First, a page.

From the company that pioneered the use of virtual car reskinning for video use, comes the newest innovation of film technology. The Mill, in partnership with JemFX, Performance Filmworks, and Keslow Camera, launched their new product onto the scene, dubbed "Blackbird." Resembling a mix of a Caterham 7, a dune buggy, and maybe some sort of Batman-esque type vehicle, the Blackbird is a small electric car that has pre-mapped tracking points on it to allow for easy replacement in post.
In addition to providing a physical presence on location, the Blackbird also helps capture and generate its own HDR mapping and laser constructed environment so that after the filming is complete, the car can be replaced with just about any car under the sun that matches the wheelbase. Oh and did I mention you can widen and lengthen the wheelbase with just a push of a button? It can effectively be morphed to match any modern car or SUV. Wheels can be changed out to the right wheels or more accurate wheels for the car. Additionally, the suspension and motor drive system is completely programmable allowing for the car to be programmed to react similarly to the real thing. Have a front wheel drive car that has softer suspension that needs to show a fair amount of body roll in turns? No problem. Have a rear wheel drive car that has stiff suspension and needs to have a firm ride and hug the ground around corners or even engage in a little oversteer? No problem at all.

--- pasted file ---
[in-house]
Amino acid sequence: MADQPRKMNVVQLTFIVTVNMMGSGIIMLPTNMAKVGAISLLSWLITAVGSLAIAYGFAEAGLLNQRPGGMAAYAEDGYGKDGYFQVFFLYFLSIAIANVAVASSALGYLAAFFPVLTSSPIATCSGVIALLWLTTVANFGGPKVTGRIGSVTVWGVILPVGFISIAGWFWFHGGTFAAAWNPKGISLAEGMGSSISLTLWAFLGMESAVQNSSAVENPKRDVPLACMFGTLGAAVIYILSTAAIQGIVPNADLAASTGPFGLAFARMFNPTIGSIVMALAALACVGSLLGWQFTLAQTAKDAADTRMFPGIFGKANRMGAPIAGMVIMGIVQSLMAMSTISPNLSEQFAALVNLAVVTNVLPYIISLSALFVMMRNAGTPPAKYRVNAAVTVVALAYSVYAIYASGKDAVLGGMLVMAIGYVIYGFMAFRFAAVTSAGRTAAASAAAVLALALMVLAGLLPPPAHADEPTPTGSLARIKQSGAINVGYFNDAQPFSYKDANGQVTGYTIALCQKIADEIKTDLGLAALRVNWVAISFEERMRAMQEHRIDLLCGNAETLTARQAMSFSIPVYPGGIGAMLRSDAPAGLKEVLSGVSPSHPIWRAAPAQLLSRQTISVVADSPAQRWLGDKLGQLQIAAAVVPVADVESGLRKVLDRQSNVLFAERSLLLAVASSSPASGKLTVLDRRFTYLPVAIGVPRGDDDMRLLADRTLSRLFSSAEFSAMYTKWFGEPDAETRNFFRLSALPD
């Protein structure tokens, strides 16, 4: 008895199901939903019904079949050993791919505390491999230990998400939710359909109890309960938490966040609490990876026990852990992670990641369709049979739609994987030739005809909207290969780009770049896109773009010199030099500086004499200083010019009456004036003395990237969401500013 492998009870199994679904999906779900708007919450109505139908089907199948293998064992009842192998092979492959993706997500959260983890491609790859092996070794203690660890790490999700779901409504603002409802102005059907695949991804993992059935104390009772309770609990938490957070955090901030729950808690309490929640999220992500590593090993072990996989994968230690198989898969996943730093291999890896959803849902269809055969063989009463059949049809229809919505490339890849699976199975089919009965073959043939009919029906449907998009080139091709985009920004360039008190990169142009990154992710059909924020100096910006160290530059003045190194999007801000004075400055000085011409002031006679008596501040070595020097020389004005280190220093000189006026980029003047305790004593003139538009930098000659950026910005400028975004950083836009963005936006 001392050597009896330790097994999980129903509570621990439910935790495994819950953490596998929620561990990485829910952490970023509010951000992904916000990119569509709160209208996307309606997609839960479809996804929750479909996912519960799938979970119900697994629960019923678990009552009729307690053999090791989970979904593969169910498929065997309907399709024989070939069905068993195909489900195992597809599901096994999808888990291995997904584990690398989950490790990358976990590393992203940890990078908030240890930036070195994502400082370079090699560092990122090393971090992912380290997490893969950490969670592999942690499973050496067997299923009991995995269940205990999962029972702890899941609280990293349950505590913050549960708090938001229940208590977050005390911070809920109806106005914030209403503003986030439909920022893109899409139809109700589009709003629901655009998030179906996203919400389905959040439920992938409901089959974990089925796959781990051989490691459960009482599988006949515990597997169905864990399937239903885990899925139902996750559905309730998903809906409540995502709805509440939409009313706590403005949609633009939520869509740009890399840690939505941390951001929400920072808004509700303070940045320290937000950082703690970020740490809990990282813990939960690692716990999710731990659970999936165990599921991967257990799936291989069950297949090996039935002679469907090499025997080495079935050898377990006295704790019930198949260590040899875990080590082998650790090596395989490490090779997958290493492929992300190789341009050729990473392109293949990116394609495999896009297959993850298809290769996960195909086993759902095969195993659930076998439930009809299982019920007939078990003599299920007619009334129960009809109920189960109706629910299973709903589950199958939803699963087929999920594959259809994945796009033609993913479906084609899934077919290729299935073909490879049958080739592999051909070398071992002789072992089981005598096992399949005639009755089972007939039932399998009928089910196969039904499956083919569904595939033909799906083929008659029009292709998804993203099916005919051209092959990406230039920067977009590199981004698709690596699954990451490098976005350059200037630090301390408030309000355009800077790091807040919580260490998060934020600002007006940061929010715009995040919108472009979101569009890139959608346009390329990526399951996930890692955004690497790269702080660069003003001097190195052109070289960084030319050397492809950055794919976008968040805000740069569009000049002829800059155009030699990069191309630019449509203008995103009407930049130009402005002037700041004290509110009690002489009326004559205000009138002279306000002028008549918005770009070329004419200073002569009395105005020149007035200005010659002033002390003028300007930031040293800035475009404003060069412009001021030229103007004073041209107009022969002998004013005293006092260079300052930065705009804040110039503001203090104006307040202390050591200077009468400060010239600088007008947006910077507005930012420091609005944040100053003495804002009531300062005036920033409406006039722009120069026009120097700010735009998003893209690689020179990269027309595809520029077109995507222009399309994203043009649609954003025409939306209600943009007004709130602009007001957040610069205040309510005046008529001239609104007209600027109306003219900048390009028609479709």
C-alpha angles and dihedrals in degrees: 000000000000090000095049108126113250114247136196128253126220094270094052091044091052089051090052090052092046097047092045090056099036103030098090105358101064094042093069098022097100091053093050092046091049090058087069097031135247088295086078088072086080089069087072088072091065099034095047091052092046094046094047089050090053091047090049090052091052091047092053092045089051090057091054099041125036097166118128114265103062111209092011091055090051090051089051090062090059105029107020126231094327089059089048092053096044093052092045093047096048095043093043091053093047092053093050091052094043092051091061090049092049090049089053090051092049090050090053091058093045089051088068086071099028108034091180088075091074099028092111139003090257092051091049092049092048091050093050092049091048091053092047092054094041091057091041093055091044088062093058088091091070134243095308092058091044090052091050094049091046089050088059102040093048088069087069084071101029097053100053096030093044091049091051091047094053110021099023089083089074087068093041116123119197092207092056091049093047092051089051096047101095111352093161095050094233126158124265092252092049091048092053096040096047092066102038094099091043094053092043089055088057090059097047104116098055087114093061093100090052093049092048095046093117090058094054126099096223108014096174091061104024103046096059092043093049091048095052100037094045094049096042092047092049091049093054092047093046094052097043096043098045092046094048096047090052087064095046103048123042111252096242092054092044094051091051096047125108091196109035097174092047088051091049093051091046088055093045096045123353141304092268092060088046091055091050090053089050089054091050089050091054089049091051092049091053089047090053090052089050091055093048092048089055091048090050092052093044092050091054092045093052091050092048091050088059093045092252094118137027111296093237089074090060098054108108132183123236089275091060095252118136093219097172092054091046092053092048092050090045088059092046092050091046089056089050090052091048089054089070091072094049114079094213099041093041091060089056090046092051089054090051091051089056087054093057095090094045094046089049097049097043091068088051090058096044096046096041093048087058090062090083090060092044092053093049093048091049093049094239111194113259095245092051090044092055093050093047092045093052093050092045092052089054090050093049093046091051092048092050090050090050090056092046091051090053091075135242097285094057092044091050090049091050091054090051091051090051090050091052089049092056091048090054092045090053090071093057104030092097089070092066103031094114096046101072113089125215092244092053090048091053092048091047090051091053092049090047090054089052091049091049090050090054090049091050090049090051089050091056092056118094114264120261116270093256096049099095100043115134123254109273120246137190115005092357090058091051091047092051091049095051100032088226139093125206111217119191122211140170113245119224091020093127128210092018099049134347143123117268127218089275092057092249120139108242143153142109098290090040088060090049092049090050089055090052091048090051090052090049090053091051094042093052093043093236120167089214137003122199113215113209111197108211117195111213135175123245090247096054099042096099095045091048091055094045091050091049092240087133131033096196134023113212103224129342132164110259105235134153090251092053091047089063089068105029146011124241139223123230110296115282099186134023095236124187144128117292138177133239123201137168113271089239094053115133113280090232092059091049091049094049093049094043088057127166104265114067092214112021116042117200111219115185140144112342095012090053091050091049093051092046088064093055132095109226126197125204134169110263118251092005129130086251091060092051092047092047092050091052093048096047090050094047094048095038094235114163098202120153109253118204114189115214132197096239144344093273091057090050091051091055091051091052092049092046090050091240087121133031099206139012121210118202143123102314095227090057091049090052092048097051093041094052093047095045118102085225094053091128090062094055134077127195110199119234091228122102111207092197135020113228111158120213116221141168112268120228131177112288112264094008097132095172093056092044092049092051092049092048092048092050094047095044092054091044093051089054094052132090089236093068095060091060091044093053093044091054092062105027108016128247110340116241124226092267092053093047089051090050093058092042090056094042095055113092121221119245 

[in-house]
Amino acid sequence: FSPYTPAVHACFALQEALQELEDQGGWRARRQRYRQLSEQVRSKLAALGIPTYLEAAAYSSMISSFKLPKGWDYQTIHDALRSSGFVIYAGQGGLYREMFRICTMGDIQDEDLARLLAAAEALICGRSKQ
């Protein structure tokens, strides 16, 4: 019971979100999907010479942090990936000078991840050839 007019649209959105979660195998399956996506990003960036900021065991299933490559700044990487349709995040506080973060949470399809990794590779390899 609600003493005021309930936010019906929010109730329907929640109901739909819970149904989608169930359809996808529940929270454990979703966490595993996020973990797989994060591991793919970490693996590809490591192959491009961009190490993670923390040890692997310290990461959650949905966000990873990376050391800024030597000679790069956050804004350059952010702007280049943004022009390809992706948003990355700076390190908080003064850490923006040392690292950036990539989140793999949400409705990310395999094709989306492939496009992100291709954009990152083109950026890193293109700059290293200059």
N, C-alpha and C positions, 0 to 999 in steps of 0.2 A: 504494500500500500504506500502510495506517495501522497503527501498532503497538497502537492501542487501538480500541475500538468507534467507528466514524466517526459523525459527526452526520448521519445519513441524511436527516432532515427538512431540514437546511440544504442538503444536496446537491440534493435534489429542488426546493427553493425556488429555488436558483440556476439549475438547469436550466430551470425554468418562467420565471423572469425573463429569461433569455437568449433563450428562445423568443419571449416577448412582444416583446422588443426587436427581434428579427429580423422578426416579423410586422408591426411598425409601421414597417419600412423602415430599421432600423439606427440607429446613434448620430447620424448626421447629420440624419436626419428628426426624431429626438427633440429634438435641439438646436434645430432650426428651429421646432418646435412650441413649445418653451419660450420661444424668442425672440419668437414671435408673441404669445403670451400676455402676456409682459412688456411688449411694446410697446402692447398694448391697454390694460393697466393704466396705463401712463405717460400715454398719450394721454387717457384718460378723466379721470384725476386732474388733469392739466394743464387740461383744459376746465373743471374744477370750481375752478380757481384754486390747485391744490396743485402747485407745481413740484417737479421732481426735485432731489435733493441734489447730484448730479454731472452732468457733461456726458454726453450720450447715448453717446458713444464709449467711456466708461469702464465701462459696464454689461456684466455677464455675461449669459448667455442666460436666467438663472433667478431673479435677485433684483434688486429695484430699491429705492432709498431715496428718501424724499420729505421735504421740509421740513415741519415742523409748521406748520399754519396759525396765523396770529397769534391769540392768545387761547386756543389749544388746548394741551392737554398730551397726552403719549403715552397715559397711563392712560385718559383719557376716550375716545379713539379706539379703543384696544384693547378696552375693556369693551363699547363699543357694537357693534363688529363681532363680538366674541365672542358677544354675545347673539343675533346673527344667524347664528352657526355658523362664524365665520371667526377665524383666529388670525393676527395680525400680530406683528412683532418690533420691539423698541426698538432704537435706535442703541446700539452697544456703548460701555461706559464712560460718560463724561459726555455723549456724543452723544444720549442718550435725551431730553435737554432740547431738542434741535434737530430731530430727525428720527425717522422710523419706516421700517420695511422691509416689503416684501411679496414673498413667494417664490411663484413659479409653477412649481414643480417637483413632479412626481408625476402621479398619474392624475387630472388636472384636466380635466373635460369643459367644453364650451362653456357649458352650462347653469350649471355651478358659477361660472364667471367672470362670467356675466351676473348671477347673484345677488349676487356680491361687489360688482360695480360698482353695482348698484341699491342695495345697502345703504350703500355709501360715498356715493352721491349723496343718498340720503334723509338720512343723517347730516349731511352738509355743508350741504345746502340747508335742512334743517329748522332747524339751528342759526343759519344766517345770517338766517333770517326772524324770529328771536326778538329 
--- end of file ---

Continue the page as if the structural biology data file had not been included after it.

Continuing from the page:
So what does this all mean? Say the car you so desperately need for a project is unavailable, or whatever driving sequences you are doing are much too dangerous to use a real car for risk of damaging it. Effectively, you can use the Blackbird for the driving sequences and have a picture perfect recreation of the car. To top it off, and this will be especially useful for production companies shooting cars that are still in the prototype phase or undergoing cosmetic changes, filming once with the Blackbird will allow the user to update the physical model being used for the render as many times as needed without the need to re-film. This saves hours and hours of time and heaps of money in the process.
While this technology is impressive, some have also deemed it a threat to people currently heavily involved in the automotive filming industry. Similar in nature to those that worked for years perfecting their craft in the practical effects industry for cinema only to be replaced by CGI. What are your thoughts on this next-generation technology?